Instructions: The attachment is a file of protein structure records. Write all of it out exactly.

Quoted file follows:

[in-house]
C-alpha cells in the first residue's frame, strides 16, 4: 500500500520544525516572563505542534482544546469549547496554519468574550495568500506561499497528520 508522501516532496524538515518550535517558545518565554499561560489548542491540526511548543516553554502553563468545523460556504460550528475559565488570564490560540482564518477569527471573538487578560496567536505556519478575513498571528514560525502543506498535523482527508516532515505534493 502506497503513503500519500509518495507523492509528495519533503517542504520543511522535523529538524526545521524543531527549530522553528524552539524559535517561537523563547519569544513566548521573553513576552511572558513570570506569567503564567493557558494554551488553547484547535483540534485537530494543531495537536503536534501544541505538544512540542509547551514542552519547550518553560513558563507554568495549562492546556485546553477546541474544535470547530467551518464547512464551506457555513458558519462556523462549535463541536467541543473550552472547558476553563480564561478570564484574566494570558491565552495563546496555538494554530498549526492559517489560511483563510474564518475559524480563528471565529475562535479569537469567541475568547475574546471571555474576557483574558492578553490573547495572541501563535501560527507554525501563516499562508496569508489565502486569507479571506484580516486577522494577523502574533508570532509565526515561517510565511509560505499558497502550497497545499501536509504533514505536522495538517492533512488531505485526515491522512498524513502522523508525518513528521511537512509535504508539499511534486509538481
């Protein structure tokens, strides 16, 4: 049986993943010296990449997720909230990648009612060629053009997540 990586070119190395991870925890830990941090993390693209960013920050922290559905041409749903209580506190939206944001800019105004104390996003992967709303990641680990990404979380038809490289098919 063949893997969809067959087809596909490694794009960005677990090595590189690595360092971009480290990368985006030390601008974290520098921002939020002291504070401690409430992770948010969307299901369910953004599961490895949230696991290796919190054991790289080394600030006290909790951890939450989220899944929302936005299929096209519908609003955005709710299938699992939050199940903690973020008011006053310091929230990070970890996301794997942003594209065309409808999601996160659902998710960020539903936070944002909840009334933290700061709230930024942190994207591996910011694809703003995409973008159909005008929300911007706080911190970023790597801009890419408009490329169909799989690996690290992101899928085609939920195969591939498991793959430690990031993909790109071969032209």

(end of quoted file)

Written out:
[in-house]
C-alpha cells in the first residue's frame, strides 16, 4: 500500500520544525516572563505542534482544546469549547496554519468574550495568500506561499497528520 508522501516532496524538515518550535517558545518565554499561560489548542491540526511548543516553554502553563468545523460556504460550528475559565488570564490560540482564518477569527471573538487578560496567536505556519478575513498571528514560525502543506498535523482527508516532515505534493 502506497503513503500519500509518495507523492509528495519533503517542504520543511522535523529538524526545521524543531527549530522553528524552539524559535517561537523563547519569544513566548521573553513576552511572558513570570506569567503564567493557558494554551488553547484547535483540534485537530494543531495537536503536534501544541505538544512540542509547551514542552519547550518553560513558563507554568495549562492546556485546553477546541474544535470547530467551518464547512464551506457555513458558519462556523462549535463541536467541543473550552472547558476553563480564561478570564484574566494570558491565552495563546496555538494554530498549526492559517489560511483563510474564518475559524480563528471565529475562535479569537469567541475568547475574546471571555474576557483574558492578553490573547495572541501563535501560527507554525501563516499562508496569508489565502486569507479571506484580516486577522494577523502574533508570532509565526515561517510565511509560505499558497502550497497545499501536509504533514505536522495538517492533512488531505485526515491522512498524513502522523508525518513528521511537512509535504508539499511534486509538481
């Protein structure tokens, strides 16, 4: 049986993943010296990449997720909230990648009612060629053009997540 990586070119190395991870925890830990941090993390693209960013920050922290559905041409749903209580506190939206944001800019105004104390996003992967709303990641680990990404979380038809490289098919 063949893997969809067959087809596909490694794009960005677990090595590189690595360092971009480290990368985006030390601008974290520098921002939020002291504070401690409430992770948010969307299901369910953004599961490895949230696991290796919190054991790289080394600030006290909790951890939450989220899944929302936005299929096209519908609003955005709710299938699992939050199940903690973020008011006053310091929230990070970890996301794997942003594209065309409808999601996160659902998710960020539903936070944002909840009334933290700061709230930024942190994207591996910011694809703003995409973008159909005008929300911007706080911190970023790597801009890419408009490329169909799989690996690290992101899928085609939920195969591939498991793959430690990031993909790109071969032209």